Even on the rare occasions when the costs of American war preparations and war making are actually covered in the media, they never receive the sort of attention that would be commensurate with their importance. Last September, for example, the Costs of War Project at Brown University’s Watson Institute released a paper demonstrating that, since 2001, the U.S. had racked up $4.79 trillion in current and future costs from its wars in Iraq, Afghanistan, Pakistan, and Syria, as well as in the war at home being waged by the Department of Homeland Security. That report was certainly covered in a number of major outlets, including the Boston Globe, the Los Angeles Times, the Atlantic, and U.S. News and World Report. Given its importance, however, it should have been on the front page of every newspaper in America, gone viral on social media, and been the subject of scores of editorials. Not a chance.
Yet the figures should stagger the imagination. Direct war spending accounted for “only” $1.7 trillion of that sum, or less than half of the total costs. The Pentagon disbursed those funds not through its regular budget but via a separate war account called Overseas Contingency Operations (OCO). Then there were the more than $900 billion in indirect war costs paid for from the regular budget and the budget of the Department of Veterans Affairs. And don’t forget to add in the more than half-trillion dollars for the budget of the Department of Homeland Security since 2001, as well as an expected $1 trillion in future costs for taking care of the veterans of this century’s wars throughout their lifetimes. If anyone were truly paying attention, what could more effectively bring home just how perpetual Washington’s post-9/11 war policies are likely to be?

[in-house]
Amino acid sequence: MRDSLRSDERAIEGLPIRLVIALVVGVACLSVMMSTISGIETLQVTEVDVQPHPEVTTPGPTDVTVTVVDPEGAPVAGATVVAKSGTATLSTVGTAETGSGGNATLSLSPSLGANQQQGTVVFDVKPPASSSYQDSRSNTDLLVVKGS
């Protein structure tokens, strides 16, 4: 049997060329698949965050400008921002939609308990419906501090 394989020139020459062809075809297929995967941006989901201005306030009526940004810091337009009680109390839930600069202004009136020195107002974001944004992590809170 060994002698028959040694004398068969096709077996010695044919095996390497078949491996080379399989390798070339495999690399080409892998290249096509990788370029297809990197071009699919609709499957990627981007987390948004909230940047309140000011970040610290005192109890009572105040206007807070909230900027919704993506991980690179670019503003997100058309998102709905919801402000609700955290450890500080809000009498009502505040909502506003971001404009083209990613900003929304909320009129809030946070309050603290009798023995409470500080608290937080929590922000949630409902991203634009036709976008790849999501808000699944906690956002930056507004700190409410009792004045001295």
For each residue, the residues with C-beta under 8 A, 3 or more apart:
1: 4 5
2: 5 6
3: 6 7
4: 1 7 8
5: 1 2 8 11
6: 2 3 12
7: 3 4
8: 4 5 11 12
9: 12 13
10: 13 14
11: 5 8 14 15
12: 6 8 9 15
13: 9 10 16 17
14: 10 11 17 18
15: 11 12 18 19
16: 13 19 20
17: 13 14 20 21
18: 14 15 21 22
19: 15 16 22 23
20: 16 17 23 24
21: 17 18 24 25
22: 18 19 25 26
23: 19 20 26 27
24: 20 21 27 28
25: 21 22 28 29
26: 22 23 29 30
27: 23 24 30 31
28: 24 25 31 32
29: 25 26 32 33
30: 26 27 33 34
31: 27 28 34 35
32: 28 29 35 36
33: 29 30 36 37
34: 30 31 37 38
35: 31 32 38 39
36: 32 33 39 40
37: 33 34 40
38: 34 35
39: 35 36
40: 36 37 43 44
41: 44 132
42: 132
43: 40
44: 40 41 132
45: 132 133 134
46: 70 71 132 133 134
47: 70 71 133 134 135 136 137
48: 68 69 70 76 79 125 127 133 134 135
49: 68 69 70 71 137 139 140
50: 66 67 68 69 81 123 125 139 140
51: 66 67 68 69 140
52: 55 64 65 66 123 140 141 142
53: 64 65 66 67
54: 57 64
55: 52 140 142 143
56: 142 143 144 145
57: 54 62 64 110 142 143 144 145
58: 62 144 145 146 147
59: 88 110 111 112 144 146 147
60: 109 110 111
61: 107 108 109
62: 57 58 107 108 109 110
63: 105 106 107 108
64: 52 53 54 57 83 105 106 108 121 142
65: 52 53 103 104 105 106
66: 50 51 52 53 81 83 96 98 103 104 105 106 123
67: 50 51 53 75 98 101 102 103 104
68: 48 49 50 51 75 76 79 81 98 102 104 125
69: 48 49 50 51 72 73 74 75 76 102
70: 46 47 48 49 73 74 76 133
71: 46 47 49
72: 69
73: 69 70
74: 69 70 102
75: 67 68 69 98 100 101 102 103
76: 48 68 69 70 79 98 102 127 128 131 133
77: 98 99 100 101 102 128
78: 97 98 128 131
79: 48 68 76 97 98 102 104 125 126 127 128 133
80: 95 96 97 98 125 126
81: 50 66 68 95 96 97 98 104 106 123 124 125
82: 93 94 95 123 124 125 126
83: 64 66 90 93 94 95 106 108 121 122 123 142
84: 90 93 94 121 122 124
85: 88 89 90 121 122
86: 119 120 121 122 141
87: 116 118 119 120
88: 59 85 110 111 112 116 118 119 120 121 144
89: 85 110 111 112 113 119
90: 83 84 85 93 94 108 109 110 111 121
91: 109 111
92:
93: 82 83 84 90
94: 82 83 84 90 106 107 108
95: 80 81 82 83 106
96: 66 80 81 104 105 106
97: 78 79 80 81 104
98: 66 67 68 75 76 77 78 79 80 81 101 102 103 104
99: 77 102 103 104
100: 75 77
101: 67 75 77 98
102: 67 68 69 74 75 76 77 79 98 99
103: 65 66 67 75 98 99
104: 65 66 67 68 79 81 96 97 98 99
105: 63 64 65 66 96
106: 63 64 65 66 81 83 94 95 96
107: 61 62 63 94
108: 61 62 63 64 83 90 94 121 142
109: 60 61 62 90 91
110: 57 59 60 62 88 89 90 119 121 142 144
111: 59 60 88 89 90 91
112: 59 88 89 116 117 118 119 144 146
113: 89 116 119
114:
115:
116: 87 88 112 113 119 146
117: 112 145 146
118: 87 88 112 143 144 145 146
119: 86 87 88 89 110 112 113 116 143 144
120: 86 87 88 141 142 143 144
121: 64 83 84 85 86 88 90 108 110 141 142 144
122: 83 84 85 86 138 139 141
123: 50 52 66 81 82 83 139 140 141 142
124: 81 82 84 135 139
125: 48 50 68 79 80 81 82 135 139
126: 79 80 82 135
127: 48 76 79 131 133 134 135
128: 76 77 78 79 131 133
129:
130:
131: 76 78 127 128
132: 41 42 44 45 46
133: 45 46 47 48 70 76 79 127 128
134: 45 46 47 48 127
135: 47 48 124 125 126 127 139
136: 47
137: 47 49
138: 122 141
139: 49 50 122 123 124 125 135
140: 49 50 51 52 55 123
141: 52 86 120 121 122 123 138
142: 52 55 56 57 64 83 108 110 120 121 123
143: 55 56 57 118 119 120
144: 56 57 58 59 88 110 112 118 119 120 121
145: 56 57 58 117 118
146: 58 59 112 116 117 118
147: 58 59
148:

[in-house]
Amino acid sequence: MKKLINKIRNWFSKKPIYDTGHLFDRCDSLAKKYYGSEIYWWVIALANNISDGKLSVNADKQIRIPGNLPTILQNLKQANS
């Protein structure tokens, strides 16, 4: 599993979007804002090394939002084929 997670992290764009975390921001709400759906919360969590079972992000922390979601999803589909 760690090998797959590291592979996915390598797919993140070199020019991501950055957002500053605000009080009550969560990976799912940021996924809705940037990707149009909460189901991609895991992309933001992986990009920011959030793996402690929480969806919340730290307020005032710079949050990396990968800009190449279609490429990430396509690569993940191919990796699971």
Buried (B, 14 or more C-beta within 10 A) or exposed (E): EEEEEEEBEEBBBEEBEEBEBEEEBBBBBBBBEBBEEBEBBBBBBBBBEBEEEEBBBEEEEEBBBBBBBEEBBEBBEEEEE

That cost, in fact, deserves special attention. The Veterans Administration has chronic problems in delivering adequate care and paying out benefits in a timely fashion. Its biggest challenge: the sheer volume of veterans generated by Washington’s recent wars. An additional two million former military personnel have entered the VA system since the wars in Afghanistan and Iraq began. Fully half of them have already been awarded lifetime disability benefits. More than one in seven — 327,000 — suffer from traumatic brain injury. Not surprisingly, spending for the Veterans Administration has tripled since 2001. It has now reached more than $180 billion annually and yet the VA still can’t catch up with its backlog of cases or hire doctors and nurses fast enough to meet the need.